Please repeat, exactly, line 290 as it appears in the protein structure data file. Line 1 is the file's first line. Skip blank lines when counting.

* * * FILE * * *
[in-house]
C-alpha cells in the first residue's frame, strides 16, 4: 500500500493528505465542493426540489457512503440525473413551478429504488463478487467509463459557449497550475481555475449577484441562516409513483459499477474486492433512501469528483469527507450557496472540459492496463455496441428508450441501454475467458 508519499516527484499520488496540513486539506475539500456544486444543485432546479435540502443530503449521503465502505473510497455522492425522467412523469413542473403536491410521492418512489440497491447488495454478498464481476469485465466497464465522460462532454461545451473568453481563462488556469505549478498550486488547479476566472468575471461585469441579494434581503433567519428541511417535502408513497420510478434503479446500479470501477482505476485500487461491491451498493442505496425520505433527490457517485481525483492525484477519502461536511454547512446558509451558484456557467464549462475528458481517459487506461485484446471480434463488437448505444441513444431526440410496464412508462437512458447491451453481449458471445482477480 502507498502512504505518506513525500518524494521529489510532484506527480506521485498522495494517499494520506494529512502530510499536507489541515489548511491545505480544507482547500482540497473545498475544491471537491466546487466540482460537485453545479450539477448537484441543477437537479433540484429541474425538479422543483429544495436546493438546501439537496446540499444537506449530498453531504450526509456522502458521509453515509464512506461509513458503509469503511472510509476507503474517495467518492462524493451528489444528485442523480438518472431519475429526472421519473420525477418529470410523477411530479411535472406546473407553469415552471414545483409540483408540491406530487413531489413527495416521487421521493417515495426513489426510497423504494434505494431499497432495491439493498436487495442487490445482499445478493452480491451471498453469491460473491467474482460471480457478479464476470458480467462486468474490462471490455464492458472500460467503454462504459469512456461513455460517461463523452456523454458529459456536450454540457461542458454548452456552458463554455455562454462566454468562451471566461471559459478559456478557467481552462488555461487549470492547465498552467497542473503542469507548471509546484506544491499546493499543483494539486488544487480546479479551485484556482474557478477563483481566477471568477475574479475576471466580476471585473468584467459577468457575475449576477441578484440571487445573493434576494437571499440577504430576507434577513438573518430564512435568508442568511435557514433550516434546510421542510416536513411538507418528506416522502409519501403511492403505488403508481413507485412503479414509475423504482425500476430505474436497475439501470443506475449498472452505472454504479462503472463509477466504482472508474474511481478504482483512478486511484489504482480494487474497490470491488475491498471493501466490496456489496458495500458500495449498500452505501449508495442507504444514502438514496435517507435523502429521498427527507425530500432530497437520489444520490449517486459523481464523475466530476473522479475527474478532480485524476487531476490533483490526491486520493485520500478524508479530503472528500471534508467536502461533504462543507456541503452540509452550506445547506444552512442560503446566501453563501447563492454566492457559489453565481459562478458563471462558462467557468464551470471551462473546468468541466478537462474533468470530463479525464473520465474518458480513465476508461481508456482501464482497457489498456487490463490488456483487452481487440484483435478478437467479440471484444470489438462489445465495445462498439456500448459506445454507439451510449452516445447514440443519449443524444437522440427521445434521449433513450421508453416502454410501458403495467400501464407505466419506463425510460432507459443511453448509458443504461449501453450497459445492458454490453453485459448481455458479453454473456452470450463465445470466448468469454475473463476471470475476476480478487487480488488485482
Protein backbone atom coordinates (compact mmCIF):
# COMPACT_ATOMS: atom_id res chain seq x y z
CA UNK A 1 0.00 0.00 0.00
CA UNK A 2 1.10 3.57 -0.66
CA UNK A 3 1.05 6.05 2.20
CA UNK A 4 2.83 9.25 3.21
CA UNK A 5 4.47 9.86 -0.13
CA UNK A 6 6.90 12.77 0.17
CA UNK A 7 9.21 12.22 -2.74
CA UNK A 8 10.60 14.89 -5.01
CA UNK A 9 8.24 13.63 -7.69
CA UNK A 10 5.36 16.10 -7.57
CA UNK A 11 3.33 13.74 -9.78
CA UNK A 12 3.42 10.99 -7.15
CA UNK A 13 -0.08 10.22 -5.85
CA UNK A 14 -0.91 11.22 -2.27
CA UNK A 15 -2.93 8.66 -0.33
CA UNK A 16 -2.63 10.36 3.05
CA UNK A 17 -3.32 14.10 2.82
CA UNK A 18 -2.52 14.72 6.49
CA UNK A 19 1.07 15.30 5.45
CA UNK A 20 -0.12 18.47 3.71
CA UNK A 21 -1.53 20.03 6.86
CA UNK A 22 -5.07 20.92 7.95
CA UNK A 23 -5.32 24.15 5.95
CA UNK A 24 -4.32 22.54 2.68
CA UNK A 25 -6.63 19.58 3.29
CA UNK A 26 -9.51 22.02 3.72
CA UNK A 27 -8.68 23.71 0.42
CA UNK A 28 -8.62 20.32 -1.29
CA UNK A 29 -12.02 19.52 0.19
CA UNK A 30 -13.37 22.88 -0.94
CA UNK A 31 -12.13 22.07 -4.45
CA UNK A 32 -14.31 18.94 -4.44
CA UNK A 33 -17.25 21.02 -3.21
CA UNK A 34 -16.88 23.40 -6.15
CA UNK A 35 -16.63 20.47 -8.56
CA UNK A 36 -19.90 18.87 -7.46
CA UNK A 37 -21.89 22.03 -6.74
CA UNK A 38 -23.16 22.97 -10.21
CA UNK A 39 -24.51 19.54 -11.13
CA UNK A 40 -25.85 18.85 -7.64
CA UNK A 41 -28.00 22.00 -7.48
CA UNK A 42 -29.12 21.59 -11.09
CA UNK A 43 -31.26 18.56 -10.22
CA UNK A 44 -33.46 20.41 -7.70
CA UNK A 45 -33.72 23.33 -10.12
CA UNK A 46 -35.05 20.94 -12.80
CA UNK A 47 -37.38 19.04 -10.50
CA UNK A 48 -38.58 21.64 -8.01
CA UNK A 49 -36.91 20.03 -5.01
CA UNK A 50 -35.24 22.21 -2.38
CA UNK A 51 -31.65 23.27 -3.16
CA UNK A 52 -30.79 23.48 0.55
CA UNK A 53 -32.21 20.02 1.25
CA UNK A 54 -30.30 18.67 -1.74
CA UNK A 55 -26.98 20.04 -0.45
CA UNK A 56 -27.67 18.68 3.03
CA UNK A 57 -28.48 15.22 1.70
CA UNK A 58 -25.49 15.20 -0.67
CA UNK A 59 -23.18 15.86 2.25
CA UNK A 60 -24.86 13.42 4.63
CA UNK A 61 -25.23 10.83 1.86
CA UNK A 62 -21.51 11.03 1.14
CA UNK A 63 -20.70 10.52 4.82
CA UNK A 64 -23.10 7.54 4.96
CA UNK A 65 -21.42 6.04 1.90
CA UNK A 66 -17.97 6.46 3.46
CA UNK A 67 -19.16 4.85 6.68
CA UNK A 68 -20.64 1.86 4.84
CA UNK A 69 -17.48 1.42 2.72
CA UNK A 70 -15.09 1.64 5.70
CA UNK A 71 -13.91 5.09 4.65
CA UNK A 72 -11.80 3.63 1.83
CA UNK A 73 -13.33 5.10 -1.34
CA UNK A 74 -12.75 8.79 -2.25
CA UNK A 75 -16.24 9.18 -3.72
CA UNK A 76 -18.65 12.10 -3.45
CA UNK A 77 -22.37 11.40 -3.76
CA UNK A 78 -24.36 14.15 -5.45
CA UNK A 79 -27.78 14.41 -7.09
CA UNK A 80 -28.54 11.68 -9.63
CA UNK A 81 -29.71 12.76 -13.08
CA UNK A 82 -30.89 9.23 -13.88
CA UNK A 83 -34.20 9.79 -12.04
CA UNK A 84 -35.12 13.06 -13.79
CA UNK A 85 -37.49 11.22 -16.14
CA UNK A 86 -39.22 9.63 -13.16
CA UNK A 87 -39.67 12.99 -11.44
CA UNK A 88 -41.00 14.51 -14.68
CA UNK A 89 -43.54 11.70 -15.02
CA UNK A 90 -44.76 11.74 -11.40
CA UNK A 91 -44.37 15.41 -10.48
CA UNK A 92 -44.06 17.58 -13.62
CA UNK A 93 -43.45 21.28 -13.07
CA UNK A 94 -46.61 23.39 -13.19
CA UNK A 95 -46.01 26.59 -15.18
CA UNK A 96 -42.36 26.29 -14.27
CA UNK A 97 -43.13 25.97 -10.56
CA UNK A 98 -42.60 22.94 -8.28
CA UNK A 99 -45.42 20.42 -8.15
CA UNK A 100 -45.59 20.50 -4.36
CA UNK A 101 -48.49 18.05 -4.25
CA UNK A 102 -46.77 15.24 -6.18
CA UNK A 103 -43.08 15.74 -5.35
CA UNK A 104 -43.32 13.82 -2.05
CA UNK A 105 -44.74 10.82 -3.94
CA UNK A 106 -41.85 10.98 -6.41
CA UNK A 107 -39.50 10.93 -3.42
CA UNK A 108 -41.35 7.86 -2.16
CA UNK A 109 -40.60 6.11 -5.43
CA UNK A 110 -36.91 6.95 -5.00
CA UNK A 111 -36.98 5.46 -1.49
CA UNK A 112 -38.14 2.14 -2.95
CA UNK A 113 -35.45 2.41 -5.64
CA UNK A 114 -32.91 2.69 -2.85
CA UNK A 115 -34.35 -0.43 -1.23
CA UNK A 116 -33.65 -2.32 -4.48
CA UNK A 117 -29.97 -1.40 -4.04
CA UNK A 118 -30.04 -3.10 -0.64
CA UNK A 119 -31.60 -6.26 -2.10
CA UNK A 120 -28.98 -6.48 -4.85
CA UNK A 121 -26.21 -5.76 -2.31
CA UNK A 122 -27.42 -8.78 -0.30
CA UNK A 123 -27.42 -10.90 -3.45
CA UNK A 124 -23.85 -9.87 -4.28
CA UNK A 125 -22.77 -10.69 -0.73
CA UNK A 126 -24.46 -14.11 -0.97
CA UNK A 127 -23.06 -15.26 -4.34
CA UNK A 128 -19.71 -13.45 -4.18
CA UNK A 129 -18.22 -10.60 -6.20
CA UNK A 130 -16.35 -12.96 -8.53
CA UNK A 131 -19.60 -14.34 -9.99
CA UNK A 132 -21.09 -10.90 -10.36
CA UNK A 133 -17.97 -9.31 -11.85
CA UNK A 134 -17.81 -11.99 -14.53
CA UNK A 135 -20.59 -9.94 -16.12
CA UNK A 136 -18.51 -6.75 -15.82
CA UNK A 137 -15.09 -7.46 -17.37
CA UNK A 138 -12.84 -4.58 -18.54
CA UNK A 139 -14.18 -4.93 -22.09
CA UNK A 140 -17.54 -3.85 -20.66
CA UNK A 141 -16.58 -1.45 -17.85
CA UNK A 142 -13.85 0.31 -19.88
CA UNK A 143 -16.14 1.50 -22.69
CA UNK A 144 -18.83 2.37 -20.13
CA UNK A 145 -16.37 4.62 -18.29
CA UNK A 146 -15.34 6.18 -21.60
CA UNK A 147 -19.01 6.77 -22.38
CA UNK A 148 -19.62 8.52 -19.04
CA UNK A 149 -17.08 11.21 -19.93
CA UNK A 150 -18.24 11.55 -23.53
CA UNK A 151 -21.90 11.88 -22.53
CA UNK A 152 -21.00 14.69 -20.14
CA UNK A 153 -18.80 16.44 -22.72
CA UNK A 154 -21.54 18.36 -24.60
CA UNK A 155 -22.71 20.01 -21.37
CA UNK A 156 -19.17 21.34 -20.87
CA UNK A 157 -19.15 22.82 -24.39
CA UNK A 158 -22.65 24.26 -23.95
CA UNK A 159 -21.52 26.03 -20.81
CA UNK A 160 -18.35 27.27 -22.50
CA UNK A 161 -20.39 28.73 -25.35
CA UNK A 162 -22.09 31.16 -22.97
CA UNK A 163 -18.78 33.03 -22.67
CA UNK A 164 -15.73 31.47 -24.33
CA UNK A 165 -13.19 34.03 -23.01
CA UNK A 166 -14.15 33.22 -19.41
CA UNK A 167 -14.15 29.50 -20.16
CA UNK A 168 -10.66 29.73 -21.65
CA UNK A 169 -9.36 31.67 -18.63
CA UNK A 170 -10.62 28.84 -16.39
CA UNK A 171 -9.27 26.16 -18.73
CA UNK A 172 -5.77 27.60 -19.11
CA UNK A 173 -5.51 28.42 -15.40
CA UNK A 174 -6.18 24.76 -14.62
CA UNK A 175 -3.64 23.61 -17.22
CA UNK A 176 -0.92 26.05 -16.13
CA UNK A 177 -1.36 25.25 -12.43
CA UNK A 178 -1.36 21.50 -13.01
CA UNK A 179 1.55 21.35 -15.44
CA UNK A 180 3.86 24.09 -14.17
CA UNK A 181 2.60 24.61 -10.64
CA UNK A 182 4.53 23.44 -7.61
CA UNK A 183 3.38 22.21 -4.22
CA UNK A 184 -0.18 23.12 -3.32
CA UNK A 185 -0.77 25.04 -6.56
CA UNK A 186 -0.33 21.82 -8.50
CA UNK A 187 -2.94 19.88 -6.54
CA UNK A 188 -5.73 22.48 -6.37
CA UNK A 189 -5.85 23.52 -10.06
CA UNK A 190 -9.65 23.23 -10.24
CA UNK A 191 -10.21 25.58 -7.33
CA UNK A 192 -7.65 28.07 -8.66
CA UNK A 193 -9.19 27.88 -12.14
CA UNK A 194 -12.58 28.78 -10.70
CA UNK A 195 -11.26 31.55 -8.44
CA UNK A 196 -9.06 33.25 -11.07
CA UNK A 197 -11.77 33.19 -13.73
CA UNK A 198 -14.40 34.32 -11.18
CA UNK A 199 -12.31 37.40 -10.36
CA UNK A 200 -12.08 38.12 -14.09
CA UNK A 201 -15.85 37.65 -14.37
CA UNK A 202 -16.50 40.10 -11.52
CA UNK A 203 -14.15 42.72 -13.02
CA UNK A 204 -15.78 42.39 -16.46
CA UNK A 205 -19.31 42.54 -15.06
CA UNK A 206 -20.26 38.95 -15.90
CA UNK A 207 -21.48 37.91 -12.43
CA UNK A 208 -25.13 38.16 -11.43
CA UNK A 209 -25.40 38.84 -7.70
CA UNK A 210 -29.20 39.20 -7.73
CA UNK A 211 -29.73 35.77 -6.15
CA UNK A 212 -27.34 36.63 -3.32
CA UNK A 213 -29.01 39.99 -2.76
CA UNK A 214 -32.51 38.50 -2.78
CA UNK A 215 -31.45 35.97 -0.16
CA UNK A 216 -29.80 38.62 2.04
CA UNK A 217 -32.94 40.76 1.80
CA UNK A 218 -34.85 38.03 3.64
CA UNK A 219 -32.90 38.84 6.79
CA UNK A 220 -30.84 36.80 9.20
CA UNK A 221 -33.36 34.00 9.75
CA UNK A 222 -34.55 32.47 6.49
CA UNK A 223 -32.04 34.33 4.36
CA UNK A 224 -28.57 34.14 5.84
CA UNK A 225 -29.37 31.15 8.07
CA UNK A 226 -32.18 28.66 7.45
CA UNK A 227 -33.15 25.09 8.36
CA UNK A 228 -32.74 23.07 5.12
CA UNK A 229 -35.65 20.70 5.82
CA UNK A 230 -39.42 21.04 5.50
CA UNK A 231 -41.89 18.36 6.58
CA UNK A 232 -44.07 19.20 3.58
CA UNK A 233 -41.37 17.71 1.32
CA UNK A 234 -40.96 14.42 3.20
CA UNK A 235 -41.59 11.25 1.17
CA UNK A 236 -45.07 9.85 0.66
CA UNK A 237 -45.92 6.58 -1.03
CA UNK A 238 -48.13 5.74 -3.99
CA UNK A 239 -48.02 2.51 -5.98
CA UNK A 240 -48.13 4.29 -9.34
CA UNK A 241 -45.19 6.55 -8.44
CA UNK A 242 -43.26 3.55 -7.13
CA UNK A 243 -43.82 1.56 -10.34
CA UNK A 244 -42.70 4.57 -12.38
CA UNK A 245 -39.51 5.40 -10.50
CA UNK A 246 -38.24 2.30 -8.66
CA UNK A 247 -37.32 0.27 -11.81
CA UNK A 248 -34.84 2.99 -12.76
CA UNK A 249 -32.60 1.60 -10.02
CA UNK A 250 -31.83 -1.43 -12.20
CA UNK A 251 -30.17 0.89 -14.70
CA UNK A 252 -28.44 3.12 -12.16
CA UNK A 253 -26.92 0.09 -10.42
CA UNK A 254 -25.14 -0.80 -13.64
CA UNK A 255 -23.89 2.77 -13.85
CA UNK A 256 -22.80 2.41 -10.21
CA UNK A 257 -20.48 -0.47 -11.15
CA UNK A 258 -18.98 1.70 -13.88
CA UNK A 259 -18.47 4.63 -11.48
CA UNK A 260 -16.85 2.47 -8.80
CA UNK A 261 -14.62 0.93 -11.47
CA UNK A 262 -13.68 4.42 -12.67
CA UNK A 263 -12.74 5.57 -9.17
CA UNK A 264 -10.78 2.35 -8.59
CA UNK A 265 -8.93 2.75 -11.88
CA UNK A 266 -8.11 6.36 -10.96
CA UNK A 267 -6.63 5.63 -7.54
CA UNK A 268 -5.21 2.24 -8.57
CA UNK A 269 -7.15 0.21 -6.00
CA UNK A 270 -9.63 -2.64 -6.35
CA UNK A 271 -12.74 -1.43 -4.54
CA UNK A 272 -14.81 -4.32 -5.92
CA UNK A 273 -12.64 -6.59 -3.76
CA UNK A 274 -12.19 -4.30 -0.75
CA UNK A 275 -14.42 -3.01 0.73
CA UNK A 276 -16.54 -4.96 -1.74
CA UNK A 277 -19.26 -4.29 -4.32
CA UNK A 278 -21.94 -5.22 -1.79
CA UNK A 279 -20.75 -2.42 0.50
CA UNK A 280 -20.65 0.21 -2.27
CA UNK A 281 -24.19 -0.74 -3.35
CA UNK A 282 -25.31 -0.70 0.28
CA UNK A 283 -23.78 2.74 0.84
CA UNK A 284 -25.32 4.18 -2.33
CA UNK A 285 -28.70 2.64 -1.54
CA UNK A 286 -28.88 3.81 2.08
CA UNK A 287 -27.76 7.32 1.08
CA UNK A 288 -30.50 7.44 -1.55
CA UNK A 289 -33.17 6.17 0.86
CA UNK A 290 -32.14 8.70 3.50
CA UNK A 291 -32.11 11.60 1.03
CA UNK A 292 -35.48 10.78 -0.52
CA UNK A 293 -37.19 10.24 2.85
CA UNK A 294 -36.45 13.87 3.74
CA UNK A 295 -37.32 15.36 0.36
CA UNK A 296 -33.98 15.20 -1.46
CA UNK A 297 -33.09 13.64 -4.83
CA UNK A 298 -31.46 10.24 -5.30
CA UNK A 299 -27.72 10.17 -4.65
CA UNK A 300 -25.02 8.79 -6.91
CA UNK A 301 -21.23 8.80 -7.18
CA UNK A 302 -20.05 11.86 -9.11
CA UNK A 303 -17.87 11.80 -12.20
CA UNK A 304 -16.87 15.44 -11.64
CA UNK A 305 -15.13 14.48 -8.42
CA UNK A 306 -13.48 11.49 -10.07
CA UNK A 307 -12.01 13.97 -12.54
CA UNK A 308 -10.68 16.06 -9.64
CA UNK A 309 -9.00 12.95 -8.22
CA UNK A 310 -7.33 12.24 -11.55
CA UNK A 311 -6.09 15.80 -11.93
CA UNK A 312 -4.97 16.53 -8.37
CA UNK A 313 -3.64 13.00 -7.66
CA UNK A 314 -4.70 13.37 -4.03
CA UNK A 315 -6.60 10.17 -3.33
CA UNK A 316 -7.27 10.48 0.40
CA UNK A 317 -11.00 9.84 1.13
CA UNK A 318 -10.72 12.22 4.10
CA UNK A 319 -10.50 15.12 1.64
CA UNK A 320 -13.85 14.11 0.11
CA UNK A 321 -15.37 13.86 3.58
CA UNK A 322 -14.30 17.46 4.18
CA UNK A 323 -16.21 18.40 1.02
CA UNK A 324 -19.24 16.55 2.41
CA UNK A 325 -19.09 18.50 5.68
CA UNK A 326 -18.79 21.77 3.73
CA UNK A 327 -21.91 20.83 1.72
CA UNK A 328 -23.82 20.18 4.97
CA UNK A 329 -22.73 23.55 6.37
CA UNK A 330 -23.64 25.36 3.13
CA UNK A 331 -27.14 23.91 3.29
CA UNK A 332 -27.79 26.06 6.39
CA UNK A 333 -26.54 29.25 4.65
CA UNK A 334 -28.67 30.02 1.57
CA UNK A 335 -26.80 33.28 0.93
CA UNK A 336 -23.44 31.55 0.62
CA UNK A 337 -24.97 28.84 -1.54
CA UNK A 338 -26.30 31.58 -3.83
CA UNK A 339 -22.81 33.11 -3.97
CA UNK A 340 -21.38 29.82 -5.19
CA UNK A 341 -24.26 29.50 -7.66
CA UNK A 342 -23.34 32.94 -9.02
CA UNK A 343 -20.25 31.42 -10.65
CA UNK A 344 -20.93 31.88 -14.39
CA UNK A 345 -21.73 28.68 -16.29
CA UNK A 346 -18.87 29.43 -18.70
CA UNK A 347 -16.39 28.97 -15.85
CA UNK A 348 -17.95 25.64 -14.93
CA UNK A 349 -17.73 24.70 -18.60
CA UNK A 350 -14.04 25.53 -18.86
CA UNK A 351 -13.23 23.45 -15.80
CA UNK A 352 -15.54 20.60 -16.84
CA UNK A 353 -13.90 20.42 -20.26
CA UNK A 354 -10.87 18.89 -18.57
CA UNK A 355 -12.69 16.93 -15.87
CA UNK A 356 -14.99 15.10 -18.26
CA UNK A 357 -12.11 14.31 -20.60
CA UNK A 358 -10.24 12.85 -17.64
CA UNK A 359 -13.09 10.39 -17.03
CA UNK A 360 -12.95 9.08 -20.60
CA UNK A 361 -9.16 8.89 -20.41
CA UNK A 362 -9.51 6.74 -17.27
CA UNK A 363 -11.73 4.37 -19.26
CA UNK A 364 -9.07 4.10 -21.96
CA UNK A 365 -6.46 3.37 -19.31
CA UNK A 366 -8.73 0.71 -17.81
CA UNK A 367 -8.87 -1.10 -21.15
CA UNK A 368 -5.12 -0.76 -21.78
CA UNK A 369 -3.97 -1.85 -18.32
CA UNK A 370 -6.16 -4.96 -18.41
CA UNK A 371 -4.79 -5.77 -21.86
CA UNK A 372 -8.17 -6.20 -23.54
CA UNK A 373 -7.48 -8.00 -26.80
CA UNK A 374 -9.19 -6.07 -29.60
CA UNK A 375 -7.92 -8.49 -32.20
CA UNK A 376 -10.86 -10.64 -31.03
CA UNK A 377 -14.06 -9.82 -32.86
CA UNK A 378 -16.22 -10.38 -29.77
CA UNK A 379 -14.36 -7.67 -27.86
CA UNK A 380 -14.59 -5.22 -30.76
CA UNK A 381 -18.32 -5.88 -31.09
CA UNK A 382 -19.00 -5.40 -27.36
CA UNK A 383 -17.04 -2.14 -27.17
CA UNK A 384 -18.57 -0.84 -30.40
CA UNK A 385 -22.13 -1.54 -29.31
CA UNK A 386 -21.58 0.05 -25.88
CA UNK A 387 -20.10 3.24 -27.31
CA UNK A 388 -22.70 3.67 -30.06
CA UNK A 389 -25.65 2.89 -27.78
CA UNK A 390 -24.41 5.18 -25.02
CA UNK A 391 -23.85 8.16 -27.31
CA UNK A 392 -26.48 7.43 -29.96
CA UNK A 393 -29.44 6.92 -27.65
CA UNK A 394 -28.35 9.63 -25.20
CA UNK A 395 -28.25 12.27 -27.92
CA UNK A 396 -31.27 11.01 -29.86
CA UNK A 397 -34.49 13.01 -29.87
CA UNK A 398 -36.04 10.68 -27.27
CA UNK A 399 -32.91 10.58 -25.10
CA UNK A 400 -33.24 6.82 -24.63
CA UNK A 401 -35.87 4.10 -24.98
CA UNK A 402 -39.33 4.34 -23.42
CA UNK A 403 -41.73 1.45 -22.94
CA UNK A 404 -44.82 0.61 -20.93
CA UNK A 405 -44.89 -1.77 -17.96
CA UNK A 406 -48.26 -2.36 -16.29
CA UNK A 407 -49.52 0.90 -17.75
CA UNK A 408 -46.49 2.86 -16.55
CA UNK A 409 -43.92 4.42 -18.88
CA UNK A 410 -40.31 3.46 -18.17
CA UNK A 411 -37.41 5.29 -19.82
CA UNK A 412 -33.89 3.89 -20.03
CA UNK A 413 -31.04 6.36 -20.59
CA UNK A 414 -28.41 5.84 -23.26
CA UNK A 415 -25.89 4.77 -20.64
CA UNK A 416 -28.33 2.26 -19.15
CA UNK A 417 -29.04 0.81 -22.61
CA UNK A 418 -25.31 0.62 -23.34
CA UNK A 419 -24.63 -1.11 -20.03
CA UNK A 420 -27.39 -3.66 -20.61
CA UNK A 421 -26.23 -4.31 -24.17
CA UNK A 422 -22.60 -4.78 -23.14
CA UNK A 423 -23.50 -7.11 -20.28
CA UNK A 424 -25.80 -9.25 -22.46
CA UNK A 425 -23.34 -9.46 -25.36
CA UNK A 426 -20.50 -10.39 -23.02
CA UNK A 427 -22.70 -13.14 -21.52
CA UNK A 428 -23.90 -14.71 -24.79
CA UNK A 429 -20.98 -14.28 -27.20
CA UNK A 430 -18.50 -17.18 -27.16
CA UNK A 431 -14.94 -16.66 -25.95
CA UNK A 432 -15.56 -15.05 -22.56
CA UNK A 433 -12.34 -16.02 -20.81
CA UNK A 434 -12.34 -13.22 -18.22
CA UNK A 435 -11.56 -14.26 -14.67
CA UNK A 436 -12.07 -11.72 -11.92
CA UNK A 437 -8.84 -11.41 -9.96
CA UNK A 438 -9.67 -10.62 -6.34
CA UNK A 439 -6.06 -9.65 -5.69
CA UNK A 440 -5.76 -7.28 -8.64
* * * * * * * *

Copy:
CA UNK A 286 -28.88 3.81 2.08